They also were waiting for the soup which would be their lunch, guarded by German guards with German Shepherd guard dogs (we only saw the guard dogs utilized infrequently to run into the barracks to roust the slow POWs). The German men arrived with a large kettle of soup for the pitiful looking group and sat it down in their end of the platform. Immediately, in unison and silently without any command, the large group rushed the kettle of soup. The guards then turned the two German Shepherd guard dogs loose, who, snarling and snapping, turned on the men in the striped pajama-type clothing. The group's rushing the kettle and their retreat reminded me of a ripened wheat field caught in the wind with the tops all rippling in one direction, then the wind direction changing and the tops bowing in the opposite direction. We never saw the group again and now, knowing they were from Dachau, I doubt they survived the winter.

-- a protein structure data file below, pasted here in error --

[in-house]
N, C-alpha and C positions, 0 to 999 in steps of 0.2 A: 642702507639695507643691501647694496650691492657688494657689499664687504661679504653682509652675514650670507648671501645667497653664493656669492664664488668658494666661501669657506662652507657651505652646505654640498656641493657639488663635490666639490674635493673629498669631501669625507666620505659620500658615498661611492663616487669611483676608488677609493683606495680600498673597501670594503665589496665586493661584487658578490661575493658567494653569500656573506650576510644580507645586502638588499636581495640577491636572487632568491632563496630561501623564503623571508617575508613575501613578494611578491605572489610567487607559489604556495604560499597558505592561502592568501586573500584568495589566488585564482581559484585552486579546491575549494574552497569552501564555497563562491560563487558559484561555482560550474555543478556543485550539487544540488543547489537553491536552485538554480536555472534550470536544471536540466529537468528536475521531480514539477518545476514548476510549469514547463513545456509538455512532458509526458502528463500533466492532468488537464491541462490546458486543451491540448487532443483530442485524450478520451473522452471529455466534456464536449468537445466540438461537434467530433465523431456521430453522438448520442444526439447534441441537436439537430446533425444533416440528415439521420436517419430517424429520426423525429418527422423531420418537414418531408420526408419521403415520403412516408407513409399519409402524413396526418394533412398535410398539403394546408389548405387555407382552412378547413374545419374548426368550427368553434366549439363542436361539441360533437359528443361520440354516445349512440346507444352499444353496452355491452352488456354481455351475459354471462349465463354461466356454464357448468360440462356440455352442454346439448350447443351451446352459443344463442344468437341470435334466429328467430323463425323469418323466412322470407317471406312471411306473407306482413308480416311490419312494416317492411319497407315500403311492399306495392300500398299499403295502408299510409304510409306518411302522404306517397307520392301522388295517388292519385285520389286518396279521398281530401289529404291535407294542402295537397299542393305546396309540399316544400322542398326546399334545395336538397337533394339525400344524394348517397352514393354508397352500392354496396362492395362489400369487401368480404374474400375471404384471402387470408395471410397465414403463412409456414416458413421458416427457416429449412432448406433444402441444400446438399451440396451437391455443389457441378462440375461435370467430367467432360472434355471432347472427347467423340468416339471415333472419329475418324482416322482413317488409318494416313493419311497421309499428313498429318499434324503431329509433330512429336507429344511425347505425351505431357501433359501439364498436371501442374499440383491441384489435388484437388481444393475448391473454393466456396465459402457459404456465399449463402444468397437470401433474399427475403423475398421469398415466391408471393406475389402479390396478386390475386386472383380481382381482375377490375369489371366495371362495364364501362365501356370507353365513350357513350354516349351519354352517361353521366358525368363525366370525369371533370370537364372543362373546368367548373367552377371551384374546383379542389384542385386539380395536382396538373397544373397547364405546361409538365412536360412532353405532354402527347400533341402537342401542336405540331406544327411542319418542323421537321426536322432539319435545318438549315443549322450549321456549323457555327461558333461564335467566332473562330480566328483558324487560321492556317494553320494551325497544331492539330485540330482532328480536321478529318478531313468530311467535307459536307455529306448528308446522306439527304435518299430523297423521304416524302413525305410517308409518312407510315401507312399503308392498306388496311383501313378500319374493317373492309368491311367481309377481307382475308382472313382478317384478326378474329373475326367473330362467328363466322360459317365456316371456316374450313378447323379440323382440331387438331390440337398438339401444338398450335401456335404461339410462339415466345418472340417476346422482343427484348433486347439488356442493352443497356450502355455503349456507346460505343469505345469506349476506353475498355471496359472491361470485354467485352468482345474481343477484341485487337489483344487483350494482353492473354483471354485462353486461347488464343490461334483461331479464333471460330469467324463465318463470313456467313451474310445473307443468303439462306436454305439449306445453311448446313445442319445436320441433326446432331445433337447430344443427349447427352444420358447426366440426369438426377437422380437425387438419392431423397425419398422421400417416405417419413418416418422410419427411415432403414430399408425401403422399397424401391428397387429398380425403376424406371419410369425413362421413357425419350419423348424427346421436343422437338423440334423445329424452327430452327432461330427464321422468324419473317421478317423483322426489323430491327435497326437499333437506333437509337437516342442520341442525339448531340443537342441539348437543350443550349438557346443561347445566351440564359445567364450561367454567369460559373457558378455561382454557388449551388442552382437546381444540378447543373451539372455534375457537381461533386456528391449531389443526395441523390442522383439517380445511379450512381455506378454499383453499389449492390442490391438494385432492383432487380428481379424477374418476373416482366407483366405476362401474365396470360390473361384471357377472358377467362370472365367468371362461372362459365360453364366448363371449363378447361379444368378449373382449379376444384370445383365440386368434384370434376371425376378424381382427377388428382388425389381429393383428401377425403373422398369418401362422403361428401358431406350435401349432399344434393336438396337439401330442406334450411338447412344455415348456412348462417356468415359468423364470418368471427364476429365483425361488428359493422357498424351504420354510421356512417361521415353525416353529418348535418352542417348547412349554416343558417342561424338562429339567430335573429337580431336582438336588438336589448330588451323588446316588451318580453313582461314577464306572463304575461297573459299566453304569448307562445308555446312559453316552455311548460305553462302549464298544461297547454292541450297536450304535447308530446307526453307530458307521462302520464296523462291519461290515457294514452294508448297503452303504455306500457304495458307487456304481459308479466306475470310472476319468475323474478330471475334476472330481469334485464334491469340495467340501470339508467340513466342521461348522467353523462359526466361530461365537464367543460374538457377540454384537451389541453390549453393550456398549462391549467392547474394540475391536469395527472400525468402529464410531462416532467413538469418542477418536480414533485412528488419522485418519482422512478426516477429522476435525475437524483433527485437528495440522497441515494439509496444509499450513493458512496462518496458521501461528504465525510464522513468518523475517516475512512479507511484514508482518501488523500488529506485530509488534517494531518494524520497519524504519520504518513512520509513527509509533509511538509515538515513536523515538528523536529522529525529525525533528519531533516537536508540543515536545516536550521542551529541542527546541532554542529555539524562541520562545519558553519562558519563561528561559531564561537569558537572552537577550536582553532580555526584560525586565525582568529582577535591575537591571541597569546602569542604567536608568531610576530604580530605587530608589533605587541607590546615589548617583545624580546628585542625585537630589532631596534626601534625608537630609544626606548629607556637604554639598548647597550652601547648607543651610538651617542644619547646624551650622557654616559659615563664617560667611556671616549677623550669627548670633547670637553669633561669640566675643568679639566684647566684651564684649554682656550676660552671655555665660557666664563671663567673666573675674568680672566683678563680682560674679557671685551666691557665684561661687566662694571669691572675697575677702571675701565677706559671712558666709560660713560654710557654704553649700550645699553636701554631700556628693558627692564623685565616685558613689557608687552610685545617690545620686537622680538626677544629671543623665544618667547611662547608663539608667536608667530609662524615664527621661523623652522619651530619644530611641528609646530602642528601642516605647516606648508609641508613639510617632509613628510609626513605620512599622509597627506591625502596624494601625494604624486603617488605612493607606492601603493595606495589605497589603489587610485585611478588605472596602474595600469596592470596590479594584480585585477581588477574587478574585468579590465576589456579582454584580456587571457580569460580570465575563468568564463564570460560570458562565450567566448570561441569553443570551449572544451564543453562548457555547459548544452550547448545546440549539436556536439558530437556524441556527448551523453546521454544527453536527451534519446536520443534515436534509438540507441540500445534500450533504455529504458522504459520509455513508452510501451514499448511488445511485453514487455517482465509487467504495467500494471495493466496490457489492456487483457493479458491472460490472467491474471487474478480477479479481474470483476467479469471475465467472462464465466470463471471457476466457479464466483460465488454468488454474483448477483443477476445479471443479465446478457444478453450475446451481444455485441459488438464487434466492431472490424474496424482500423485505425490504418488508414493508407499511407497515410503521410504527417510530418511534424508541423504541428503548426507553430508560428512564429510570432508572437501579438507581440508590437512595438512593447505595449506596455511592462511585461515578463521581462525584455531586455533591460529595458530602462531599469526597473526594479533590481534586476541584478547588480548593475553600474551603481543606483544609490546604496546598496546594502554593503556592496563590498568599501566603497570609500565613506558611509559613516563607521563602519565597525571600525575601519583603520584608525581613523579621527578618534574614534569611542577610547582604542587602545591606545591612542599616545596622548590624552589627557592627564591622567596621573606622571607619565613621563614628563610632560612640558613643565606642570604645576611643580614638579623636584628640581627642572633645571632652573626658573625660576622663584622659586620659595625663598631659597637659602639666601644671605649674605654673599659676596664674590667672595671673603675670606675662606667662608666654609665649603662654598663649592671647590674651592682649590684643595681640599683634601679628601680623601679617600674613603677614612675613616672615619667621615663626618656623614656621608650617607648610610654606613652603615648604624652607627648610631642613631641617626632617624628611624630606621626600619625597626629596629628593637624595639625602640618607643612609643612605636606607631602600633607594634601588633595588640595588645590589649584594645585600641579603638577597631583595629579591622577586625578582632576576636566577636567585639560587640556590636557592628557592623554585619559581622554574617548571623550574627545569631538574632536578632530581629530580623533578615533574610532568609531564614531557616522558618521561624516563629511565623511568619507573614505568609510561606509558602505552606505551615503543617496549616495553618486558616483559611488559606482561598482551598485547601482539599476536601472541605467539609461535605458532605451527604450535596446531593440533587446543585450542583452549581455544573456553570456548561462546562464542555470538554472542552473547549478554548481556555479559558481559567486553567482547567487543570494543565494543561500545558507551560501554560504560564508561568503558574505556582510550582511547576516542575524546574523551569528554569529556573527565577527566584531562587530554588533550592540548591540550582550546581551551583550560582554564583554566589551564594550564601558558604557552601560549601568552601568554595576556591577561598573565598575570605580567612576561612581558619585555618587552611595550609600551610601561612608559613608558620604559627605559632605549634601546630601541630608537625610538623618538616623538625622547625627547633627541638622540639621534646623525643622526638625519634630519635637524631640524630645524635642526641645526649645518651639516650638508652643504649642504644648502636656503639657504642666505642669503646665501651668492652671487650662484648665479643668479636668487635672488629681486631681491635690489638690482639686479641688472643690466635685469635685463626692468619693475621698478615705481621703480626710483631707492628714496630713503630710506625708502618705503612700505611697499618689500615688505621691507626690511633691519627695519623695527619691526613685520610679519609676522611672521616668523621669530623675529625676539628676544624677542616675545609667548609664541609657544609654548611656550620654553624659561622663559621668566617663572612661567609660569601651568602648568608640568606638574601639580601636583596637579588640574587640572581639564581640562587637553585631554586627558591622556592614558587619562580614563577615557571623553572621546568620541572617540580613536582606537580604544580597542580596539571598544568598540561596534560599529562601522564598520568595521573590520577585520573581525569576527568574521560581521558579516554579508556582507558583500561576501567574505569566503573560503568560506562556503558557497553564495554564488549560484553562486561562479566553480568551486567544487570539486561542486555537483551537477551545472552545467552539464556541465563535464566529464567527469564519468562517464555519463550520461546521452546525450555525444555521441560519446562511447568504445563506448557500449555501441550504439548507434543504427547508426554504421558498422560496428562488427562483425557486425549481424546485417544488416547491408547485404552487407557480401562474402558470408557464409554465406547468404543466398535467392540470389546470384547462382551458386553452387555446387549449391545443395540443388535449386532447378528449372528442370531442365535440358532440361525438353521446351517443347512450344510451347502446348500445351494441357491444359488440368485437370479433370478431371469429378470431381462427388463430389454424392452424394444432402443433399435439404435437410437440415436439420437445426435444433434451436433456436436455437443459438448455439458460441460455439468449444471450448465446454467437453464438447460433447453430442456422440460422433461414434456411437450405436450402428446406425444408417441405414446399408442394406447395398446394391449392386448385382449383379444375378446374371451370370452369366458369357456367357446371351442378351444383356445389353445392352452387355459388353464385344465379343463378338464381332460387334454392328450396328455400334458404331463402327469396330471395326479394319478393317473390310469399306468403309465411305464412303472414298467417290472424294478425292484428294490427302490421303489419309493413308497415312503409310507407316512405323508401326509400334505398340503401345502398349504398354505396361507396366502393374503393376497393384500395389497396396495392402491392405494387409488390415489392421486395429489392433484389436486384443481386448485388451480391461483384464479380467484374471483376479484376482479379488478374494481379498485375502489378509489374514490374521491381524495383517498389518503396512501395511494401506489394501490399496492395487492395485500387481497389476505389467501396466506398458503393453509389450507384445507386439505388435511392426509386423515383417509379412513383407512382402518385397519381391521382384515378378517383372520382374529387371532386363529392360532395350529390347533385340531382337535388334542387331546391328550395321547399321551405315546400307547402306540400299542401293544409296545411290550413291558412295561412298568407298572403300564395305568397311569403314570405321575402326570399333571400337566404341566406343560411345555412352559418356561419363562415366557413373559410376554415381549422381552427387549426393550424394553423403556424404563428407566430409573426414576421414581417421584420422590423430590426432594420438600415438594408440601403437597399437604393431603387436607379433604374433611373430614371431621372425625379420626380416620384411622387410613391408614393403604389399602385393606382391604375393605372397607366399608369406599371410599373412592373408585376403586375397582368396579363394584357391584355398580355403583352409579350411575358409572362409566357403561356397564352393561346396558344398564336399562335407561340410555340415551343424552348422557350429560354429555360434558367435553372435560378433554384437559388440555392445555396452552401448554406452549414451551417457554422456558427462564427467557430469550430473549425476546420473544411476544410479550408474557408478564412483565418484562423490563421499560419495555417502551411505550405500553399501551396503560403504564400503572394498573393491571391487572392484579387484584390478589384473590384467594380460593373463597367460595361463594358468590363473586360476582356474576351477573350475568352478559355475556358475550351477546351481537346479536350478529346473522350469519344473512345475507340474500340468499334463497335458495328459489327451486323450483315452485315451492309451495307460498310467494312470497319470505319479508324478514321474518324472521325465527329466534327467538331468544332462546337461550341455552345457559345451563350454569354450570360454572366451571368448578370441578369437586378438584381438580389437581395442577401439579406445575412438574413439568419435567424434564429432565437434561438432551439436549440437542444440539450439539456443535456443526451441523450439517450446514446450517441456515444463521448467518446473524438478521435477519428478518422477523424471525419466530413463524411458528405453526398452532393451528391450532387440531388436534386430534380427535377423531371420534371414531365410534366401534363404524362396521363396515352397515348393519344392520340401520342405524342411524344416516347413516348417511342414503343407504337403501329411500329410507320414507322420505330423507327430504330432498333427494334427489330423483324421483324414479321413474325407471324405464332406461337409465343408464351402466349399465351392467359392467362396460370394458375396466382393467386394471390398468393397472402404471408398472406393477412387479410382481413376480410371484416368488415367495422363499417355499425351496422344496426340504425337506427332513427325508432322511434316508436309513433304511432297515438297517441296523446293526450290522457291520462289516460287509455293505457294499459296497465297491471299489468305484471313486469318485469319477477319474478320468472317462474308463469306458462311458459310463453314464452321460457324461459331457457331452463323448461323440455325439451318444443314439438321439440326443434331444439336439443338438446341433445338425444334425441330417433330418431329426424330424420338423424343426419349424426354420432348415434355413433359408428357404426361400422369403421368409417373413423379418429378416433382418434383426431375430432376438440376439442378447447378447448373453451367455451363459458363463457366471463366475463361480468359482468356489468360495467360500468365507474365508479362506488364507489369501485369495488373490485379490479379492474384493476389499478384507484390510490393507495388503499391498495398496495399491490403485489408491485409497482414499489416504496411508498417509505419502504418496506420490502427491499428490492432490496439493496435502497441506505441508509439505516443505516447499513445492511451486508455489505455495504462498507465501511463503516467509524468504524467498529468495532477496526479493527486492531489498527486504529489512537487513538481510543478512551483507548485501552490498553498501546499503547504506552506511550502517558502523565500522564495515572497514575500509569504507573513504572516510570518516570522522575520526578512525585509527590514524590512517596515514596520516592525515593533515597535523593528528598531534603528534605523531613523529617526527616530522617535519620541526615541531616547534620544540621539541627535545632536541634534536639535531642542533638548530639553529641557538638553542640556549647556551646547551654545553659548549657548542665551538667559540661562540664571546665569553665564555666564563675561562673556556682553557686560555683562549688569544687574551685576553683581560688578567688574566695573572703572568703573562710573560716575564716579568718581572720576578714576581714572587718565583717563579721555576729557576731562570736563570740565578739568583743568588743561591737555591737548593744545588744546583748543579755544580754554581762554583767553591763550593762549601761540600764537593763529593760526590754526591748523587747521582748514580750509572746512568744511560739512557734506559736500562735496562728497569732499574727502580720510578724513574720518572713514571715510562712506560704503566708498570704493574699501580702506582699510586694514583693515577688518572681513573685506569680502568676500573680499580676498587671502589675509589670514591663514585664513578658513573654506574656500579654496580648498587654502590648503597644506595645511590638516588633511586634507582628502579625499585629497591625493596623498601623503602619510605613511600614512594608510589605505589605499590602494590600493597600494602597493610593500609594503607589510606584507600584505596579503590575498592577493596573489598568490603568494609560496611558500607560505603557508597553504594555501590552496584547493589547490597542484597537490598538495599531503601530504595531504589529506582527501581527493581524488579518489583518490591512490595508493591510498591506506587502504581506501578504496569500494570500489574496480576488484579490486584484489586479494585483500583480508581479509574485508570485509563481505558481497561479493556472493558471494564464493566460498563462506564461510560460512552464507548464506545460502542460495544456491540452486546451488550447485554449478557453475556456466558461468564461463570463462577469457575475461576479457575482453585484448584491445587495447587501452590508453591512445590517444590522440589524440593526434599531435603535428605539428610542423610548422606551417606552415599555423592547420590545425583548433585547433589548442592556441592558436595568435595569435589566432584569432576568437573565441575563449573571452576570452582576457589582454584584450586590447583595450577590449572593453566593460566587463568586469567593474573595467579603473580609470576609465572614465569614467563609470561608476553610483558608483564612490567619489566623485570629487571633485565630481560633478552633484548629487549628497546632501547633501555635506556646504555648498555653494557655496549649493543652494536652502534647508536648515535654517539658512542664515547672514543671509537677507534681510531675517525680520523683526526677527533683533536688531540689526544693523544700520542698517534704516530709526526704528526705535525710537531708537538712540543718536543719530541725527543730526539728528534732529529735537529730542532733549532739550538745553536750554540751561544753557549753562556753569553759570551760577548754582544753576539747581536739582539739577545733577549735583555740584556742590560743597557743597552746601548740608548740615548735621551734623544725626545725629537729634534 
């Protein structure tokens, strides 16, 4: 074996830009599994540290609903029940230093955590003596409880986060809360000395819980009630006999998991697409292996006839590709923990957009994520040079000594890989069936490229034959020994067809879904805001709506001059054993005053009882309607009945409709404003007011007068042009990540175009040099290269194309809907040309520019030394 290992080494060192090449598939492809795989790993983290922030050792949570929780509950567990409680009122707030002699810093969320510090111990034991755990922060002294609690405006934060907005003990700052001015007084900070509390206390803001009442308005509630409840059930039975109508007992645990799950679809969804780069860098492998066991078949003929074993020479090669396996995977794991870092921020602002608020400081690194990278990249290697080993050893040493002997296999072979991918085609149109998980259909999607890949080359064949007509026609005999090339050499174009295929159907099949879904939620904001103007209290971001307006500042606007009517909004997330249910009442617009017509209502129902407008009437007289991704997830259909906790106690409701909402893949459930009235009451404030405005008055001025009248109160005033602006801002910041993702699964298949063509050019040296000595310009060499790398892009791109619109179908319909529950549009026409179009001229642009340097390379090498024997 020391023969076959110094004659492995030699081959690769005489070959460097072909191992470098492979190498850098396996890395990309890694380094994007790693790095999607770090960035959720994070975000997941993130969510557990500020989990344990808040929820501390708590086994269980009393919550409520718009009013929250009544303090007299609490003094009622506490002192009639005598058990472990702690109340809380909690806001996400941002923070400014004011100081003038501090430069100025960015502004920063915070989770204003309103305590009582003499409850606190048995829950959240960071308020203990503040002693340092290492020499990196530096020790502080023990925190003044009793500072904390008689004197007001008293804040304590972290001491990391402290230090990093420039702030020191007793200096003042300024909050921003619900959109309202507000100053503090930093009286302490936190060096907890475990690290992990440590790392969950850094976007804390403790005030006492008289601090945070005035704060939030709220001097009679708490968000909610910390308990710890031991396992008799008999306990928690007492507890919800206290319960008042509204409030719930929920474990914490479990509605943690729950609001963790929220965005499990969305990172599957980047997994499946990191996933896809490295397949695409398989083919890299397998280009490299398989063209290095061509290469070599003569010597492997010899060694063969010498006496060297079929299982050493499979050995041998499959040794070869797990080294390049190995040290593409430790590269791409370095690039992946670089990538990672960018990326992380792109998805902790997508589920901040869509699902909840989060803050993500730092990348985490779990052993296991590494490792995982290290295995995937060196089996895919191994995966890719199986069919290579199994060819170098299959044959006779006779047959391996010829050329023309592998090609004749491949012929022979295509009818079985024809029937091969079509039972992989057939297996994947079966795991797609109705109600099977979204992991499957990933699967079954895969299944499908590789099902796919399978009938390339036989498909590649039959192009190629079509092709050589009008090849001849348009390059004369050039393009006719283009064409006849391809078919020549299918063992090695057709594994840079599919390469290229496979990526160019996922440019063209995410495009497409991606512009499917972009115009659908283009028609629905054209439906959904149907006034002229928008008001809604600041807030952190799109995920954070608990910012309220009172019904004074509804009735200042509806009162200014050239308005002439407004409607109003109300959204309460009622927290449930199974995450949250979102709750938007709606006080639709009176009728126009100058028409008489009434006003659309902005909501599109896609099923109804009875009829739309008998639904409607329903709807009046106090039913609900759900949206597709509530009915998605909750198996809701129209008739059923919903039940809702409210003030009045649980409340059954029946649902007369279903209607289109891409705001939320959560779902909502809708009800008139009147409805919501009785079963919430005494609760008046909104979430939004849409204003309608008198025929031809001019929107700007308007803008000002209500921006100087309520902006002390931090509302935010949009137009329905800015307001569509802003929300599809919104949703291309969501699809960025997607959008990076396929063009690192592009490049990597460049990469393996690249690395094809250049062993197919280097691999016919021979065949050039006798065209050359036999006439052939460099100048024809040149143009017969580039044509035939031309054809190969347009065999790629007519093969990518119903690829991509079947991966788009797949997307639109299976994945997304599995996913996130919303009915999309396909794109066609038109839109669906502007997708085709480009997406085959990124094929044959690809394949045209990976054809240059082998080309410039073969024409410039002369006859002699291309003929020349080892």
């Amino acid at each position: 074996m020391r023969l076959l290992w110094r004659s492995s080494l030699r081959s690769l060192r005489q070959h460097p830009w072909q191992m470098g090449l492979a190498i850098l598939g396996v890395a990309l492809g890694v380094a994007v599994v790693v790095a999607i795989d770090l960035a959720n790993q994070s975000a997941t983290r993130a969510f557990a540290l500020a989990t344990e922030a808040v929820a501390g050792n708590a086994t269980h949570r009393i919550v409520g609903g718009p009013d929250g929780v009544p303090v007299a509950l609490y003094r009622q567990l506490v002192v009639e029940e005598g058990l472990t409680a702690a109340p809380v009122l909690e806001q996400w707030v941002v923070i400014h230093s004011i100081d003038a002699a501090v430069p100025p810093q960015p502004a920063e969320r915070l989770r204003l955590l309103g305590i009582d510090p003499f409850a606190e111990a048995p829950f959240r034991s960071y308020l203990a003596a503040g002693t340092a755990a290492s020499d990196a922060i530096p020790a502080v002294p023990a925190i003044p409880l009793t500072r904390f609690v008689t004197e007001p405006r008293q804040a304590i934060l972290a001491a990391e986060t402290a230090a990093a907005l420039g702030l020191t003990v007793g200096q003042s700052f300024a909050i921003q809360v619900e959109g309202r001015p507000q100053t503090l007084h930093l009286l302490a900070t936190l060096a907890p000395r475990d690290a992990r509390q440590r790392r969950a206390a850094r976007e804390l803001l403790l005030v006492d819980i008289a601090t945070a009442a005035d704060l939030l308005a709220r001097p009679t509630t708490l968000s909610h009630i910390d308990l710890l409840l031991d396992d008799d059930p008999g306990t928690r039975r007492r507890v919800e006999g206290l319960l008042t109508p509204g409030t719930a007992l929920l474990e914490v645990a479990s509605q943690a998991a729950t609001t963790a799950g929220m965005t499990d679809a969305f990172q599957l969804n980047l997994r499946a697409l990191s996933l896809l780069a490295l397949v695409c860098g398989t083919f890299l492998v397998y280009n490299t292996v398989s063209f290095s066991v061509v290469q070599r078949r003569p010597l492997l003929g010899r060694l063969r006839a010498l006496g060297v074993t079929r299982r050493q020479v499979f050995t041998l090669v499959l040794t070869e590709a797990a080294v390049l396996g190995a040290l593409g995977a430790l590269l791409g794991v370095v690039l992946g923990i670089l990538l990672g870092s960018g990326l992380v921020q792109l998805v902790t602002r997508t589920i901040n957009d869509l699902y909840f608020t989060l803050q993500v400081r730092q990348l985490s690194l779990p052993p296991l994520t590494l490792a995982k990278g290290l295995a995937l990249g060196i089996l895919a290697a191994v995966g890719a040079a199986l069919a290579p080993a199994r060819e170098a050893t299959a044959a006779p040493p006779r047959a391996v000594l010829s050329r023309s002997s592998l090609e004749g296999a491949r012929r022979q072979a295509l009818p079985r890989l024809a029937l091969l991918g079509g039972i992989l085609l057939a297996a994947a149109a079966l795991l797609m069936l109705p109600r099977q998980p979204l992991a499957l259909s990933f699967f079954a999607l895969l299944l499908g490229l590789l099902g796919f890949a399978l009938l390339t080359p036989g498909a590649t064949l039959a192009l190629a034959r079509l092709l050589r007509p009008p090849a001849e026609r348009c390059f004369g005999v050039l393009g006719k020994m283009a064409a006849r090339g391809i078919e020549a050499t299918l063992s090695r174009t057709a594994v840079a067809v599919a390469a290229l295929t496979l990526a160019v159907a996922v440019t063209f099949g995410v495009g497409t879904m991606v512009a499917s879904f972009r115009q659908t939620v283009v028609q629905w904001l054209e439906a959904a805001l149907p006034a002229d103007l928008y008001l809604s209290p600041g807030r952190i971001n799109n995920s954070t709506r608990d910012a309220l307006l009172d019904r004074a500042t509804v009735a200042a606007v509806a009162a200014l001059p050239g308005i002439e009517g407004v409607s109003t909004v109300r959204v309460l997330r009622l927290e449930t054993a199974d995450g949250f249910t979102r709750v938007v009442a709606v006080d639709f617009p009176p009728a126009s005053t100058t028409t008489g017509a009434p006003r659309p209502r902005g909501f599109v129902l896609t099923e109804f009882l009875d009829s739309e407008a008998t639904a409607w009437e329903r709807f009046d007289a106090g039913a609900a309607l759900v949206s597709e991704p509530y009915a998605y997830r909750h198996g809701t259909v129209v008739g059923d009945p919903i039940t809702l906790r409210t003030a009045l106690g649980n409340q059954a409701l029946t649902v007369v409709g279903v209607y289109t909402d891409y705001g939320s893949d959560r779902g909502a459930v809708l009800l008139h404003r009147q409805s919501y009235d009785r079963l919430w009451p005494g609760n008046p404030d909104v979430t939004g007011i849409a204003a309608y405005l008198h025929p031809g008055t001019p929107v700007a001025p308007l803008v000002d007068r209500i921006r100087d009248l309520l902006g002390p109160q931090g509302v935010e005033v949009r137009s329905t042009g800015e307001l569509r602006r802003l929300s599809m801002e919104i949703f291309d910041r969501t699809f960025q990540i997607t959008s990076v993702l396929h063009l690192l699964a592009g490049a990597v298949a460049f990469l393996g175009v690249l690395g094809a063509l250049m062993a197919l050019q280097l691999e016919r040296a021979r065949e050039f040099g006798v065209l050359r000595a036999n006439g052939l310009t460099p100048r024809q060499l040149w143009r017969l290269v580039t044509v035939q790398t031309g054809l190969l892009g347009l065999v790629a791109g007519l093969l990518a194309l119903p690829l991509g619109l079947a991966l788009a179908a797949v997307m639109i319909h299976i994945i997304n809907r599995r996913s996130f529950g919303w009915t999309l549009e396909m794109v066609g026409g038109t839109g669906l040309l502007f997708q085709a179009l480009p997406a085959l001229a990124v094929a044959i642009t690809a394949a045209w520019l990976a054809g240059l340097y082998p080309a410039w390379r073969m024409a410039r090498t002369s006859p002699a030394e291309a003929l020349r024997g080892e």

When I was captured in late November of 1944, I weighed about 155 pounds. It would have been interesting to know my weight at the time of our release in late April of 1945 but I would estimate my weight was about 100 pounds. In early February of 1945 the Germans moved large numbers of POWs from other locations in Germany to other camps, one of which was Stalag VII A in Moosburg. A large number of these POWs were from Luft III, a camp near Sagan, Poland. They had endured a long journey by foot and boxcars in extreme cold and with little food or water for such an ordeal. Among those who made the journey from another camp to Moosburg was a friend David Workman, of Stanton, with whom I became acquainted after I married my wife, who had been raised in Stanton. David Workman was a bombardier, flying in a B-17s from Italy when he was shot down over Germany.